Thursday, September 11, 2008

Benefit Description Strategy in Use

The Linens 'N Things brand name is a benefit description strategy, having the desired result in the name itself. There may also be association going on as well. To me the apostrophe means something missing. Curiously, a new trademark, Linens-n-Things, has been added to the original. This was done in 2001 according to TESS (2008, p1). The original trademark was granted in 1970.

The Internet may have impact on brand names, especially because of naming guidelines by mega websites and also for search engine selectivity. An example is Wikipedia (2008, 1). It discourages the use of apostrophes. Also, when I do a search on Yahoo for Linens ‘N Things I get over five million hits whereas when I search for Linens-n-Things I get 500 thousand.

On a more personal level, just my opinion, the use of an apostrophe as in Linens ‘n Things leaves me with a sense in the back of my mind that the wording is hastily thrown together. Linens-n-Things conveys completeness like A-Z, this through that.

There is also a benefit description strategy in play with Land Rover. It says this is a product to roam over the land – road or no. It is an association for travelers. The Land Rover models have also all been Royal Navy warships: HMS Defender, HMS Freelander, HMS Discovery, and HMS Rover/HMS Ranger (Range Rover.) The names may also conjure associations with the successful history of the British Navy. They are all also “indubitably” British. To me these venerable names reinforce the original brand motif , ruggedness. This is an integral theme in the advertising of the vehicles as well. On Yahoo I typed in “Land Rover” rugged, and 636,000 return pages had that combination. (see Land Rover UK)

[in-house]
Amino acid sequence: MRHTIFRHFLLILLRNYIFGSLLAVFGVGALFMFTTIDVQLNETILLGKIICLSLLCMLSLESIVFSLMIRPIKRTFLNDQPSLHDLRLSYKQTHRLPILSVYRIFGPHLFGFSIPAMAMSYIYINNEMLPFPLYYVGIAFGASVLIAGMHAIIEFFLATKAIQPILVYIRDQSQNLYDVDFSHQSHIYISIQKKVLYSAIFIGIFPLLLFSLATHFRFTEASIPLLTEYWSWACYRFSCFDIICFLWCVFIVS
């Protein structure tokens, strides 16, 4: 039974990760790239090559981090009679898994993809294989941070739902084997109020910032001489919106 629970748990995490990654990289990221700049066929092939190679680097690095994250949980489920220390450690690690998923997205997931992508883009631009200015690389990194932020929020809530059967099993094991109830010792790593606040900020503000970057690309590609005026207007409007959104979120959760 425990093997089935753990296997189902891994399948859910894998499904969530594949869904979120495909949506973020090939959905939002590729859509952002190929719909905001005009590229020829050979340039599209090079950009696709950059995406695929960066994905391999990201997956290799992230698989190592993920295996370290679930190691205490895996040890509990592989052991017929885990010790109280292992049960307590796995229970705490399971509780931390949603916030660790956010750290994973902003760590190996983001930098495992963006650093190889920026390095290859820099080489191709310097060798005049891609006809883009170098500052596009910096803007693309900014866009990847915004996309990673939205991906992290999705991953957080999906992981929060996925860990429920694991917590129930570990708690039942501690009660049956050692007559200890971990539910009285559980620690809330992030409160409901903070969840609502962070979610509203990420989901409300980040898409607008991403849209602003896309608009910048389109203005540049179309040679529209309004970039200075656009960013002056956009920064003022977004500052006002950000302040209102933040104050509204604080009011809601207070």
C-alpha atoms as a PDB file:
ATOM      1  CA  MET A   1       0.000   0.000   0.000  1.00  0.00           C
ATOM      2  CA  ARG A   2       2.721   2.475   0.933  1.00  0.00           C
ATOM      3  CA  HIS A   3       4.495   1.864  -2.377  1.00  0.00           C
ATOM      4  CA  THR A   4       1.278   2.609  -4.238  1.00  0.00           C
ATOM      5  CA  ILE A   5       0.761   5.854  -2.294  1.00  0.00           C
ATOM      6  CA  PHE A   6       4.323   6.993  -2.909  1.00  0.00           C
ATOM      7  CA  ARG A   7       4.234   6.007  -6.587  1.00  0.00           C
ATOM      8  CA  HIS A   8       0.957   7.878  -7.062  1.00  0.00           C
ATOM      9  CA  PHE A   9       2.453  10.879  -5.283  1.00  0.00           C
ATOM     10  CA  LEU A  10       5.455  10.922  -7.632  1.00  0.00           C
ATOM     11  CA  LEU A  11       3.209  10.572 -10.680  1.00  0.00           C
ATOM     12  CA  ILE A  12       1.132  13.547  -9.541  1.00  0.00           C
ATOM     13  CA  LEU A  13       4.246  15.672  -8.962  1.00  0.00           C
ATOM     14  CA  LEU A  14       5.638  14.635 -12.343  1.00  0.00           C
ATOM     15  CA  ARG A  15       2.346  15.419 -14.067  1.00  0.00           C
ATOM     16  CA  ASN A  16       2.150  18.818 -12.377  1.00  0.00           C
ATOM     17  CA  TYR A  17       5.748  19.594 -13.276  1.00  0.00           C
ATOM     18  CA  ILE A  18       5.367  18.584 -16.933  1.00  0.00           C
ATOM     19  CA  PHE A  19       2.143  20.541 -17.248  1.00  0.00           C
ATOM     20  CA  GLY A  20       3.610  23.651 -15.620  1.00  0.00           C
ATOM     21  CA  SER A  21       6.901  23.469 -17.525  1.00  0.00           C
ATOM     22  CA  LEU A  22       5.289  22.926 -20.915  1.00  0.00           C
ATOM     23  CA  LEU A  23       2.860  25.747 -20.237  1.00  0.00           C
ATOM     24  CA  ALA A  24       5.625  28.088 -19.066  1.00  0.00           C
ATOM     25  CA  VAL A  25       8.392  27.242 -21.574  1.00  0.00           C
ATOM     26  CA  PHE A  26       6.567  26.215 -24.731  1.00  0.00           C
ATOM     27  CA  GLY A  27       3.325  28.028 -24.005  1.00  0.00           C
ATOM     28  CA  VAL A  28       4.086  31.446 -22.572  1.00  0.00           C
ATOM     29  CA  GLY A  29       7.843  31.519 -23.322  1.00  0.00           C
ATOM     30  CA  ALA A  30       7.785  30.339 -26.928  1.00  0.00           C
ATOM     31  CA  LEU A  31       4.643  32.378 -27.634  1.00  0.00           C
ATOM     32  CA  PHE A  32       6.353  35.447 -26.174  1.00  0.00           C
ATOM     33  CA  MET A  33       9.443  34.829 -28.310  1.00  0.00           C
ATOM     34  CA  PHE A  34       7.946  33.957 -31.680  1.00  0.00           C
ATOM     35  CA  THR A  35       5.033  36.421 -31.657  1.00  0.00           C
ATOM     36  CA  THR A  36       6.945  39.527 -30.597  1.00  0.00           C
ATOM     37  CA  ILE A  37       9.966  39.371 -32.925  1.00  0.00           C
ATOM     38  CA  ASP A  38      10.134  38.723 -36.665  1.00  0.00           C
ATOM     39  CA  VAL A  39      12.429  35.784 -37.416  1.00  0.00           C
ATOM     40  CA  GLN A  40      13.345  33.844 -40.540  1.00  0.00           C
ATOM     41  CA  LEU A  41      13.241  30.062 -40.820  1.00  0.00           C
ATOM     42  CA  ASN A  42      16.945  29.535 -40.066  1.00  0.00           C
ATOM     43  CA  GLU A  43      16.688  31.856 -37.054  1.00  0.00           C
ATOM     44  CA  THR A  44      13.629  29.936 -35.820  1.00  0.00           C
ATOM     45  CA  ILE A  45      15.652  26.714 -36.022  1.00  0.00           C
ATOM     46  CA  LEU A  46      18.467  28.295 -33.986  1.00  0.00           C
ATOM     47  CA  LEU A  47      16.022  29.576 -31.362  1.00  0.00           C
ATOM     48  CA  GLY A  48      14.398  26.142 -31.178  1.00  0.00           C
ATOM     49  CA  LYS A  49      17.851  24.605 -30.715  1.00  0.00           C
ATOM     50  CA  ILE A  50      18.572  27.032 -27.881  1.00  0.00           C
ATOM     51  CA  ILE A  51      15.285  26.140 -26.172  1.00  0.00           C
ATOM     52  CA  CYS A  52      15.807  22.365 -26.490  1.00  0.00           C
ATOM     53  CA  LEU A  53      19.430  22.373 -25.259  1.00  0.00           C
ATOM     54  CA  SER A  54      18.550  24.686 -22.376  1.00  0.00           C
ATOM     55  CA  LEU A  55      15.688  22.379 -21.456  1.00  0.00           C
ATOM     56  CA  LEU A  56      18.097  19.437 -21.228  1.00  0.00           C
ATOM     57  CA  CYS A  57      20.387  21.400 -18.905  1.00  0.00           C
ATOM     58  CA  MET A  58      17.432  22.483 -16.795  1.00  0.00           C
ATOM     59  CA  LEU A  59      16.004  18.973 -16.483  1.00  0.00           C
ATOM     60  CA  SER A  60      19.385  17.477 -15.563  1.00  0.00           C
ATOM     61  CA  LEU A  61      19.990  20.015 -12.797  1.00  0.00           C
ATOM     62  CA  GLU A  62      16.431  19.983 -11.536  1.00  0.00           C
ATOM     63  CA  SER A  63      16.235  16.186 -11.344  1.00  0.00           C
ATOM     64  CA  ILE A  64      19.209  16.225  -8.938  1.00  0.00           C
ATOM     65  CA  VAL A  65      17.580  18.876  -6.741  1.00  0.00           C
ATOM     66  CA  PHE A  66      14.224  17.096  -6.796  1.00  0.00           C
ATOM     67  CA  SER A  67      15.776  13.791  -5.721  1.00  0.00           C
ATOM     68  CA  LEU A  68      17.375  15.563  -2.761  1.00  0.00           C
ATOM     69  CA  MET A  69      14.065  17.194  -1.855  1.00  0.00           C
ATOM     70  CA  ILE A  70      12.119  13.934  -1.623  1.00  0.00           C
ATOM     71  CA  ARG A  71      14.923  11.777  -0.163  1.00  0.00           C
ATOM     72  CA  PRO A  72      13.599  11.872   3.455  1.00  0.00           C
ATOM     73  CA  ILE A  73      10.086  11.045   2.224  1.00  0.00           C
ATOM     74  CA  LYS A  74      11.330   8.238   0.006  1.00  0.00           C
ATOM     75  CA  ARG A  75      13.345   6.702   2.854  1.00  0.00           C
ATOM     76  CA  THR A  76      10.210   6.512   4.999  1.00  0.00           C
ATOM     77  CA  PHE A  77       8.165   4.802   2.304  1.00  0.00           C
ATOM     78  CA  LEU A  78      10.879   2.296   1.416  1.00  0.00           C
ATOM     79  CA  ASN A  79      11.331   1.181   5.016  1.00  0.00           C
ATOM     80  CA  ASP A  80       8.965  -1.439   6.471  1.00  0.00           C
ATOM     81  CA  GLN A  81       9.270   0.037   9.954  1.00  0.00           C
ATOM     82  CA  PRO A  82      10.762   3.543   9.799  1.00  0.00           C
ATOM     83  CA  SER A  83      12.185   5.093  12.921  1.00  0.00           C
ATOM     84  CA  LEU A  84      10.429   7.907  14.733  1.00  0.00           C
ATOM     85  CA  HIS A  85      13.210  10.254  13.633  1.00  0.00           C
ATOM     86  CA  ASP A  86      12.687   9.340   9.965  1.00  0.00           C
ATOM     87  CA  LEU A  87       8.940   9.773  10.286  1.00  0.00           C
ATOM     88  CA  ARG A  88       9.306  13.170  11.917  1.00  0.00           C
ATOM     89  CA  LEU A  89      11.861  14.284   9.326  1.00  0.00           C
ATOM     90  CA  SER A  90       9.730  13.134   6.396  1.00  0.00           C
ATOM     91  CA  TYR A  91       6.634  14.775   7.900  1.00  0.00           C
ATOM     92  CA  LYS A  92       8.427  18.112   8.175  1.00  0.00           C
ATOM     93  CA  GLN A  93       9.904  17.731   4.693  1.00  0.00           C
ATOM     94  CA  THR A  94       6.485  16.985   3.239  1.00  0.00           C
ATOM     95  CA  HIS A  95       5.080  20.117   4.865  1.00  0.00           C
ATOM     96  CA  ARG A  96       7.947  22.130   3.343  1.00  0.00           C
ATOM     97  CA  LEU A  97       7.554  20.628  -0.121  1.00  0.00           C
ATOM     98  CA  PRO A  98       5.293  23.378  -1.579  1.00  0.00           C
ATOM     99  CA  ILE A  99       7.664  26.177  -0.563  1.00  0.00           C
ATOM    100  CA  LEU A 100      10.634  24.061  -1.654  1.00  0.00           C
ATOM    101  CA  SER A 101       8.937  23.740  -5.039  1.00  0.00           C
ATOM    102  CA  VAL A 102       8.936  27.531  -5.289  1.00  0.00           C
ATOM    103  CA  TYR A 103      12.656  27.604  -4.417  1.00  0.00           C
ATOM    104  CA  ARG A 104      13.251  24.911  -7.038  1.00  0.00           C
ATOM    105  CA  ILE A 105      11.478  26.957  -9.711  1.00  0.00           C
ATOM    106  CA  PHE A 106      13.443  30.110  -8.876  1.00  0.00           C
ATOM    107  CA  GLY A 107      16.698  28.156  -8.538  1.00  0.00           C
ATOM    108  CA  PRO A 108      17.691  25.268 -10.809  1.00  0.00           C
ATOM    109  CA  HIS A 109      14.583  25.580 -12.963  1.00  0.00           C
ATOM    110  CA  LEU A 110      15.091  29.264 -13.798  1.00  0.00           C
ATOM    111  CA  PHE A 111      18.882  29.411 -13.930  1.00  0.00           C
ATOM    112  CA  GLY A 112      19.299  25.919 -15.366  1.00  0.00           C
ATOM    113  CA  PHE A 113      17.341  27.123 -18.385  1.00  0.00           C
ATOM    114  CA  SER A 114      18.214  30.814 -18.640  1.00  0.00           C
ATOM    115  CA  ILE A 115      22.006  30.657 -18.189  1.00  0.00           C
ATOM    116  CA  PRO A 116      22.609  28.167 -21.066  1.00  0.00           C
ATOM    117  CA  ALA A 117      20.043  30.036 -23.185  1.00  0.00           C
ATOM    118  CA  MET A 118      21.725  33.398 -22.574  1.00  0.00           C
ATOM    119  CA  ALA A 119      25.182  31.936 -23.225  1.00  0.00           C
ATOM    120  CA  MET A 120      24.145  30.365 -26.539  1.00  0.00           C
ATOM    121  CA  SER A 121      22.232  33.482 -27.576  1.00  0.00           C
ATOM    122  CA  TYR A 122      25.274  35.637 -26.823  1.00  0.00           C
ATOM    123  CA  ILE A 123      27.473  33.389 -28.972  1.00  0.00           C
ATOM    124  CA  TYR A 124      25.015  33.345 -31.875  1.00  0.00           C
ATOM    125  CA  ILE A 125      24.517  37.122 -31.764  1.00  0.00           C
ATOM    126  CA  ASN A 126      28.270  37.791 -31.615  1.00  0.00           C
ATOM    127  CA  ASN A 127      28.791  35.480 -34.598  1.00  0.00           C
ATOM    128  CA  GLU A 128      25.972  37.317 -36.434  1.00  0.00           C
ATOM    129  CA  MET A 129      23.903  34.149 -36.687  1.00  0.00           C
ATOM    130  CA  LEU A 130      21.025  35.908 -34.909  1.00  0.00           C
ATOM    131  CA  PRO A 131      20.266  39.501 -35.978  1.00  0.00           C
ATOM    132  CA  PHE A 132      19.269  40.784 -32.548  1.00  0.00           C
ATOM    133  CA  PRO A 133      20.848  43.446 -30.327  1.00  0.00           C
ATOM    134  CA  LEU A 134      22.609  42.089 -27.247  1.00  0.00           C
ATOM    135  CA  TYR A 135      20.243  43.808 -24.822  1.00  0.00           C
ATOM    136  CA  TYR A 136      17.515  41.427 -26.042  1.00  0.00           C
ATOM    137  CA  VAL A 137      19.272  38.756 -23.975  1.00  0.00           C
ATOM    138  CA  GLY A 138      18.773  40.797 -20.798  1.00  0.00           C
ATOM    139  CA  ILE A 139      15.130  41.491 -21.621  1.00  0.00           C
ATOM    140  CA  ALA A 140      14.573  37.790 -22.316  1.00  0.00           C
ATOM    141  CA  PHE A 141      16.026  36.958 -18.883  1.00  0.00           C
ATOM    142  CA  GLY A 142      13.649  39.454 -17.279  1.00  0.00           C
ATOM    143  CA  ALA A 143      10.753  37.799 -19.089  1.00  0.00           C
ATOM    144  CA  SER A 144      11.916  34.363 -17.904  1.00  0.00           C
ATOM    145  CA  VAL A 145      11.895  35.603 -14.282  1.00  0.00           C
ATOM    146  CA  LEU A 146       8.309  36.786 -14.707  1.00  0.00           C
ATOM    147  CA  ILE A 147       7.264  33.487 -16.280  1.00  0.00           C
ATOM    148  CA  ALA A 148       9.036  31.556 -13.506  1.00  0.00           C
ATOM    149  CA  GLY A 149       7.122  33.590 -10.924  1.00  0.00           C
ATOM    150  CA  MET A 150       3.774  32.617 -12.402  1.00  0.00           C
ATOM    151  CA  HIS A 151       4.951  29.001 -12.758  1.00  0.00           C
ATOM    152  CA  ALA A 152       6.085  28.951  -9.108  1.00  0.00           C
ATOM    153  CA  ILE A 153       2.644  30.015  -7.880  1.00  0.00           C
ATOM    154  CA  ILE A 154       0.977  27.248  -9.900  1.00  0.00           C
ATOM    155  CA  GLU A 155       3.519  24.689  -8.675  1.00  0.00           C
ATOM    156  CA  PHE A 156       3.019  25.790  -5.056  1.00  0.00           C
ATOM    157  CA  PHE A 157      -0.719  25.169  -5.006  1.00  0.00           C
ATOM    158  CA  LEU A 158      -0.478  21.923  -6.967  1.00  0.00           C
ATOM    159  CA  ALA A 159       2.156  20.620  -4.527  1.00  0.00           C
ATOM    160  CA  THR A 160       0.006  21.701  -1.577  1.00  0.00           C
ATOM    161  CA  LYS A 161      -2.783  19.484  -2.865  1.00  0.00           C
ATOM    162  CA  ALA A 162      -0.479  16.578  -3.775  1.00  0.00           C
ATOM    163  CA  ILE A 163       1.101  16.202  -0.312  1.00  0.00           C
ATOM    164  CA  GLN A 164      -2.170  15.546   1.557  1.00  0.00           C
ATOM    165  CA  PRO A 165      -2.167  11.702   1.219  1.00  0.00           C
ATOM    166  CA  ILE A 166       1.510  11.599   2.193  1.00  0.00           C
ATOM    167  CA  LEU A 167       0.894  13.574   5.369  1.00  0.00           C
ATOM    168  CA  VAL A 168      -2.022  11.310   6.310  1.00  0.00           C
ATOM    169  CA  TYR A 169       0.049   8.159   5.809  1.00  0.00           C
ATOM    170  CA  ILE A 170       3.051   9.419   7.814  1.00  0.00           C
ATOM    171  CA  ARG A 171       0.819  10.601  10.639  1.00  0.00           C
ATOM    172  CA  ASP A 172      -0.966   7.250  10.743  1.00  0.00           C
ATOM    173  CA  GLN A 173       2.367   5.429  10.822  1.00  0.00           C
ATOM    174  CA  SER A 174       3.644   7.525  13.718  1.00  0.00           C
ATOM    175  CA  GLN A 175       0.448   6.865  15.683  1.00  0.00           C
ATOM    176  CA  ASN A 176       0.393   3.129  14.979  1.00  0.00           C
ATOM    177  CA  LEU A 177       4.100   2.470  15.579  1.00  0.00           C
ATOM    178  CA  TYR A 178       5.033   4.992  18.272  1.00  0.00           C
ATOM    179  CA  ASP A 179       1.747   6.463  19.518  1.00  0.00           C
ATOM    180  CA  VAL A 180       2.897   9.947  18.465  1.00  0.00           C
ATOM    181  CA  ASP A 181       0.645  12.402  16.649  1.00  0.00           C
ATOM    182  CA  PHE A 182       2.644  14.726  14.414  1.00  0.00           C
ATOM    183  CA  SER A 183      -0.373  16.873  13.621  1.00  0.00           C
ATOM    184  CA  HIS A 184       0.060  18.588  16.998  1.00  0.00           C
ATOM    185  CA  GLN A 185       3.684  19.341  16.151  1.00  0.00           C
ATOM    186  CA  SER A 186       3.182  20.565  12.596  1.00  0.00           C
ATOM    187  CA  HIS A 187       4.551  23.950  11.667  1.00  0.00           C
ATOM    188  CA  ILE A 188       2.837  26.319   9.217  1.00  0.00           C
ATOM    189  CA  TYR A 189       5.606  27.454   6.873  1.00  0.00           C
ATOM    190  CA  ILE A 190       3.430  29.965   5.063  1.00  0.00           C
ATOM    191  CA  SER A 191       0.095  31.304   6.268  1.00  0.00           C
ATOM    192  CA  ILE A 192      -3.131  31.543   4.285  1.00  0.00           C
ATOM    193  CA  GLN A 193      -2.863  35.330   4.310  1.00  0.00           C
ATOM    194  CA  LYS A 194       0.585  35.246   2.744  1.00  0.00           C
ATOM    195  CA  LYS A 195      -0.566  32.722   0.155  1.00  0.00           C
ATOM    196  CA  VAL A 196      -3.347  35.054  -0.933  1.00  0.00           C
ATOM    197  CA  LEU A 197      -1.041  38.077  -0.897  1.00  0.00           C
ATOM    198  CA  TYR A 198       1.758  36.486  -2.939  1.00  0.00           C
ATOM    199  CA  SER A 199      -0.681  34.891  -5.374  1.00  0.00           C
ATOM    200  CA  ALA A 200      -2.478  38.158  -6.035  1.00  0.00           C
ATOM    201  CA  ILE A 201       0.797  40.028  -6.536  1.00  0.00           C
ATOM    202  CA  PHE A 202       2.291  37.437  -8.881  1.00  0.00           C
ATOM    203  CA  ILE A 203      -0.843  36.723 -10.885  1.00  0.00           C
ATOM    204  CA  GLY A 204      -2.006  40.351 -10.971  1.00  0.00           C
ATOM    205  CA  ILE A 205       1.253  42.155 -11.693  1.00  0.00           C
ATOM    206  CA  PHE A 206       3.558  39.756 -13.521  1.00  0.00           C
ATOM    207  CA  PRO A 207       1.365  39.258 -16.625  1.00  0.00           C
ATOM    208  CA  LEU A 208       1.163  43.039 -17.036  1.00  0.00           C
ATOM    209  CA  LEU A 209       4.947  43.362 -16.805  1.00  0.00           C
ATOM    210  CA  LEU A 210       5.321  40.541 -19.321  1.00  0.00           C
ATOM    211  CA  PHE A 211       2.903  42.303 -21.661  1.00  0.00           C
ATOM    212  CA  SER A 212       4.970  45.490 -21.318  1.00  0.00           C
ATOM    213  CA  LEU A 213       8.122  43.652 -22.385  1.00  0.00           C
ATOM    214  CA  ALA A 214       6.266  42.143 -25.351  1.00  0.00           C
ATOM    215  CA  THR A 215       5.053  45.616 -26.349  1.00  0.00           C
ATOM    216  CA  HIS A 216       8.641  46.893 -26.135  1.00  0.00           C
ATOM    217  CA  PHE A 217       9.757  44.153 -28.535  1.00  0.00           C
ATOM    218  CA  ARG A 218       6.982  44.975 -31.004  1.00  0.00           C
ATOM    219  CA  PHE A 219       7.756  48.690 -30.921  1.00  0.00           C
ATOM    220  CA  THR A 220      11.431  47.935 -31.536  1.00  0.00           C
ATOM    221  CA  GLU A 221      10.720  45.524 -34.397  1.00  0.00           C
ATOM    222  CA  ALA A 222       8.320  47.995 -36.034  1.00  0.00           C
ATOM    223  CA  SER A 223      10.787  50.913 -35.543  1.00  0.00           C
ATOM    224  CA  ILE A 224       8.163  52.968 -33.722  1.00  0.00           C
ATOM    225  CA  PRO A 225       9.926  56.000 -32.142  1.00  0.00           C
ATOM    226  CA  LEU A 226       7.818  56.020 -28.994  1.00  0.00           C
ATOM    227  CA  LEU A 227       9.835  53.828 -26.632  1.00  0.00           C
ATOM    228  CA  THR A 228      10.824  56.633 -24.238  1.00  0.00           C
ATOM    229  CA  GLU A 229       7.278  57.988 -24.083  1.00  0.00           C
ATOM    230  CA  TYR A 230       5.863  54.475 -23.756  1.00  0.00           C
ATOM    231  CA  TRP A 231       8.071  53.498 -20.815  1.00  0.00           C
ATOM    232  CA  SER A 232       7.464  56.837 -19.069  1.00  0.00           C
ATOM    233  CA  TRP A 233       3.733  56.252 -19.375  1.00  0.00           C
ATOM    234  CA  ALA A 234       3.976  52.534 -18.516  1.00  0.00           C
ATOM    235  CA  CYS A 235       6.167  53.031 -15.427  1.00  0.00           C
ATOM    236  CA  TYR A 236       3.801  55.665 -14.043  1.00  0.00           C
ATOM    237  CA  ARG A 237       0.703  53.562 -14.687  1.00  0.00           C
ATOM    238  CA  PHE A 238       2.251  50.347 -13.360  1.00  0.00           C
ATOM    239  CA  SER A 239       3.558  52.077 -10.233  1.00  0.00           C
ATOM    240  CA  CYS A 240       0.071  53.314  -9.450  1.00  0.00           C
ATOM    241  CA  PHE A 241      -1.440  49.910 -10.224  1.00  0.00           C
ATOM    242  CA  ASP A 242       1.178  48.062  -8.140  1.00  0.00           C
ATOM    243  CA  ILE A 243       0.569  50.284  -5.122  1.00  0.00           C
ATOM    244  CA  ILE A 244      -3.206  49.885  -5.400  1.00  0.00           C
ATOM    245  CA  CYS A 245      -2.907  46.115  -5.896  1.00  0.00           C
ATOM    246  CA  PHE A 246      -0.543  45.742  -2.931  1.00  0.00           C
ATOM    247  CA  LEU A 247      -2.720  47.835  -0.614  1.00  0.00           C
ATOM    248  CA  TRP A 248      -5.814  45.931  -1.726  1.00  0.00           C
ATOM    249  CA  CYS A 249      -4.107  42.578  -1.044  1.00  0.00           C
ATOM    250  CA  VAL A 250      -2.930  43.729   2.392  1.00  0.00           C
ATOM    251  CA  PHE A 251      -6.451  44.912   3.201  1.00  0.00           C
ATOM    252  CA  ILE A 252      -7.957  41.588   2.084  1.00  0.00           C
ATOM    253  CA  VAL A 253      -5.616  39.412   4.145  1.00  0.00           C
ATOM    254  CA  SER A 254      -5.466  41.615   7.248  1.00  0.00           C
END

However, the U.S. models have a different naming convention – LR2, LR3, LRX using the initials of Land Rover. The warship names do not convey upscale to me, rugged yes, upscale no. Perhaps there is a move at Land Rover USA away from the rugged off-roader that proved itself in Africa to a more upscale and profitable SUV that would sell well where people know little of British history. (see Land Rover USA)

There is a multi-tier brand here, the corporate brand name is Land Rover, and a product brand name is Defender or LR2. Duncan (2005, p 82) says that as companies grow and add product lines, they extend their brands to these new products. Here the Land Rover corporate and product brand names convey the overall theme – traveling where you want to go. The British model brand names add to the theme with ruggedness and the success of the British navy. The models are named after ships that roam the seven seas, consistency with the corporate and product brand - rover, traveling where you want to go. The U.S. brand names may be adding to ruggedness the association of upscale.

Duncan, Tom (2005). Principles of Advertising and IMC. New York: McGraw-Hill Irwin.

Tess (2008). Trademark Electronic Search System. U.S. Patent and Trademark Office. Retrieved on May 23, 2008 from

Wikipedia Name (2008). Wikipedia Naming Conventions. Wikipedia The Free Encyclopedia. Retrieved on May 23, 2008 from

Yahoo. Search Retrieved on January 23, 2008 from;_ylt=A0geu94is5dH0mkAQk9XNyoA?p=%22Land+Rover%22+rugged&y=Search&fr=yfp-t-501&ei=UTF-8

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